Dictionary of National Biography, 1885-1900/Parkes, Richard
PARKES, RICHARD (fl. 1604), divine, was a native of Lancashire, and was born in 1558. He was elected king's scholar of Brasenose College, Oxford, in 1574, and matriculated there on 20 Dec. 1577. He graduated B.A. in 1578–9, and M.A. in 1585. He took holy orders when B.A., and, according to Wood, ‘became a goodly divine’ and a noted preacher.
In 1604 he wrote against Dr. Andrew Willet [q. v.] His purpose was to support the Augustinian view of the article respecting Christ's descent into hell against the Calvinistic view of the puritans, who observed with apprehension the growing popularity of Arminius [see Bilson, Jacob; Hill, Adam; and Parker, Robert, (1564?–1614)]. At the suggestion of his friends, Parkes wrote anonymously his ‘Brief Answer to certain Objections against Christ's Descension into Hell, sent in writing by a Minister unto a Gentleman in the Country.’ This was answered by Willet in his ‘Limbomastix,’ also published anonymously, wherein his unknown opponent is styled a ‘Limbist,’ and is accused of sympathy with Bellarmine.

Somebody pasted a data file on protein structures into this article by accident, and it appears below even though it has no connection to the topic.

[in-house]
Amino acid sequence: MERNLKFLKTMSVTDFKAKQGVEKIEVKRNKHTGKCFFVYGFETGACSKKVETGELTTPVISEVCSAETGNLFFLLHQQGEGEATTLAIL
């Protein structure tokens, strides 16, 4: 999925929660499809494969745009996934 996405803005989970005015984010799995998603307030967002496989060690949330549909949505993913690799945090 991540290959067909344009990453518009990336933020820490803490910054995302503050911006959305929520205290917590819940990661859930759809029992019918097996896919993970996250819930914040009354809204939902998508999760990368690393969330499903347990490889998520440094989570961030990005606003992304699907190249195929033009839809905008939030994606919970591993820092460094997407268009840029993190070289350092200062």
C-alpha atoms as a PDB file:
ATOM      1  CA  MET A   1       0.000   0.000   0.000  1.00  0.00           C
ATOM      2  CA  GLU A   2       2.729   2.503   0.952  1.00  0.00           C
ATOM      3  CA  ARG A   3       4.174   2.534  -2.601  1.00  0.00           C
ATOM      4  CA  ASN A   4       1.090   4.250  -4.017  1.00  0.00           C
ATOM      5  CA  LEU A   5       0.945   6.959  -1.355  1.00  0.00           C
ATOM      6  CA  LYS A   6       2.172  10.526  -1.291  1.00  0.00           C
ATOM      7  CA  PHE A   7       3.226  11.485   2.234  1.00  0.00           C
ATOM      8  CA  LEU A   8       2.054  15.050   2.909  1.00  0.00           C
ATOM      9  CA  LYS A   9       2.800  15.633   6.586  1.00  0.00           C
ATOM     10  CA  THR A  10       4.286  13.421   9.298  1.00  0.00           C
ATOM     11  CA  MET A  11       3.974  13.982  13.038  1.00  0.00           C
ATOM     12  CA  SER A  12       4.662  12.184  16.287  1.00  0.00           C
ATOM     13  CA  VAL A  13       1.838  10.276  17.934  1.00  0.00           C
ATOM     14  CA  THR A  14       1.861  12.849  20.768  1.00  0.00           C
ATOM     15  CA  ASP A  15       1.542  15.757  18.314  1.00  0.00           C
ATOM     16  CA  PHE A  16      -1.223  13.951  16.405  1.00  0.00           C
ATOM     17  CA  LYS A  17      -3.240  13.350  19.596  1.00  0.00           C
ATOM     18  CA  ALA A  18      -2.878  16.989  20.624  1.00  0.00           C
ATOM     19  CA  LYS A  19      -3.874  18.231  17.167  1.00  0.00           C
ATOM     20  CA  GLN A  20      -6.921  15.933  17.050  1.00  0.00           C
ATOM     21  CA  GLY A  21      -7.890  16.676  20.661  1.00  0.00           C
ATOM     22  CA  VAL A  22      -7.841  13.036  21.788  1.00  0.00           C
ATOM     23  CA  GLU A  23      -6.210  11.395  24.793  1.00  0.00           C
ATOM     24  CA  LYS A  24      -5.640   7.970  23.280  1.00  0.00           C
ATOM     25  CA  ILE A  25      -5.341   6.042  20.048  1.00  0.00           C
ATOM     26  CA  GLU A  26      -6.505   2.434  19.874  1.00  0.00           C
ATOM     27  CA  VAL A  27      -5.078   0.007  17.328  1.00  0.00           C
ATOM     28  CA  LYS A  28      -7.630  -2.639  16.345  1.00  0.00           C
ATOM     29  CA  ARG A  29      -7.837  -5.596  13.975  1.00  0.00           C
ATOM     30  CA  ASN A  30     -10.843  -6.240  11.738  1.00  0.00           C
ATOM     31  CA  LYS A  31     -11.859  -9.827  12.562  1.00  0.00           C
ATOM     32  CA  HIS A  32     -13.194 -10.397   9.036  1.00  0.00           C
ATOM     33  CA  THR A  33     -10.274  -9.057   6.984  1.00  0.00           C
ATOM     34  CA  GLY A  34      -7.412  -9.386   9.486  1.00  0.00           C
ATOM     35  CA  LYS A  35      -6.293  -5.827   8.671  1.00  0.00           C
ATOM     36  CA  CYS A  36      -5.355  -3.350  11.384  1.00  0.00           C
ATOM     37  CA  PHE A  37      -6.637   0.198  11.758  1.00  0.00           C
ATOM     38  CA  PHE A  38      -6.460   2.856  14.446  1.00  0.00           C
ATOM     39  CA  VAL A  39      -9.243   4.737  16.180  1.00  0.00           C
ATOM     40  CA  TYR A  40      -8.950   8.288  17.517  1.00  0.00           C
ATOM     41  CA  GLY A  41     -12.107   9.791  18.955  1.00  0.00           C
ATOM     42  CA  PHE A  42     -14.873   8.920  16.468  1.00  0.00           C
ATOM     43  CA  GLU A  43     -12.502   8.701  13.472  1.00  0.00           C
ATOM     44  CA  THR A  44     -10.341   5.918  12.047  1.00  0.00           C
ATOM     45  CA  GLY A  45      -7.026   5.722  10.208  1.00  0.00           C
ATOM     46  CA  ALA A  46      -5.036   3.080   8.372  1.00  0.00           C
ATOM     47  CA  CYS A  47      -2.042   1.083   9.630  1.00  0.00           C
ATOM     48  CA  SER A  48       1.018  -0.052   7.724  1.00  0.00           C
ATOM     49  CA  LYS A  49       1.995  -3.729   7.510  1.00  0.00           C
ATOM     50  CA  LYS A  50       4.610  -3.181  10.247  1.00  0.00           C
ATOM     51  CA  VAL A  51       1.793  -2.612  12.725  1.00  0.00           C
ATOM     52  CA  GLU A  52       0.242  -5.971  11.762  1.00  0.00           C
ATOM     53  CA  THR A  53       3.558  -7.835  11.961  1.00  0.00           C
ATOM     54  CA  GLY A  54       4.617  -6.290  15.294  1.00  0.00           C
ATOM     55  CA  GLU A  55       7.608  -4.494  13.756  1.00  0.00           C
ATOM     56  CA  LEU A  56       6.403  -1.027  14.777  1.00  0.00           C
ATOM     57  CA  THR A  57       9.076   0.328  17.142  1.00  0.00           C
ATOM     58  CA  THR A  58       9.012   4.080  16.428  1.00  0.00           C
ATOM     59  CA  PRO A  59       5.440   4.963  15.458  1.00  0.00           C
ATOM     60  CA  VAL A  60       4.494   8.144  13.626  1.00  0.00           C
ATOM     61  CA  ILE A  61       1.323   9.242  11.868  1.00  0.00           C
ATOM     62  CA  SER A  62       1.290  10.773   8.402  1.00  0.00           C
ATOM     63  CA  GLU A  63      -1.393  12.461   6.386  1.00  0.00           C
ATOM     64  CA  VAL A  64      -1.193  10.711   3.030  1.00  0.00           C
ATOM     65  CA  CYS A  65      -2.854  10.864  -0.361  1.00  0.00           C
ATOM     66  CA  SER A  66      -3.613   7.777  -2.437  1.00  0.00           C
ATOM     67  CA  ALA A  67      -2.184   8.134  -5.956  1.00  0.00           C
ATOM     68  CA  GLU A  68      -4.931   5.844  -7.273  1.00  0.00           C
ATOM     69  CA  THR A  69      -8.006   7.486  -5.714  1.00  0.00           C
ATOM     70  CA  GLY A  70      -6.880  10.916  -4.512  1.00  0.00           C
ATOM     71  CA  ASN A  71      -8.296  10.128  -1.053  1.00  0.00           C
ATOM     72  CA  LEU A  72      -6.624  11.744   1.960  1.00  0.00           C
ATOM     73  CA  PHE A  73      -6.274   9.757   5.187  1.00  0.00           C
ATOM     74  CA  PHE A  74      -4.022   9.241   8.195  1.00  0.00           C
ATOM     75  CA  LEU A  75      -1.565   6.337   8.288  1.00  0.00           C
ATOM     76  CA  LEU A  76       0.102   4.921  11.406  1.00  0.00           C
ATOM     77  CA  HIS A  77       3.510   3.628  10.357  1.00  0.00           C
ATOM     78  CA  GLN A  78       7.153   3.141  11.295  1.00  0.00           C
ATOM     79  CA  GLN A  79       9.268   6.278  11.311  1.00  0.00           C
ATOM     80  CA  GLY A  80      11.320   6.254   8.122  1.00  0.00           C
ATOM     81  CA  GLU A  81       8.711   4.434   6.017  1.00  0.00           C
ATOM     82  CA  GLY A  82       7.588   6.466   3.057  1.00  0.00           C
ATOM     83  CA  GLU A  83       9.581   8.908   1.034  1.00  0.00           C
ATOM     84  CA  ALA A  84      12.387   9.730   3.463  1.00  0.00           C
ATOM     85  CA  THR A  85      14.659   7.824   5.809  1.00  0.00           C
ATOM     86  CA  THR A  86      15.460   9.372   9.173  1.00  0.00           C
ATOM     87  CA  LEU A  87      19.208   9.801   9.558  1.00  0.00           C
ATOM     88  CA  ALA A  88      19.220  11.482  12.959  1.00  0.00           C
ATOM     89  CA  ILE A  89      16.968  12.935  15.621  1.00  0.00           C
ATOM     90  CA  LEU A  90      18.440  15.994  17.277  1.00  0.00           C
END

In 1607 Parkes published under his own name ‘An Apology of three Testimonies of Holy Scripture concerning the Article of our Creed, He descended into Hell.’ This tedious but learned work consists of two books, of which the first is the ‘Brief Answer’ revised and enlarged, while the second is ‘A Rejoinder to a Reply made against the former book, lately published in a printed pamphlet, entitled Limbo-mastix.’ In the same year Willet produced his ‘Loidoromastix,’ in which Parkes is very roughly handled.[Wood's Athenæ Oxon. ed. Bliss, ii. 27, but the account of the controversy is confused; Foster's Alumni Oxon. 1500–1714, and the works above mentioned.]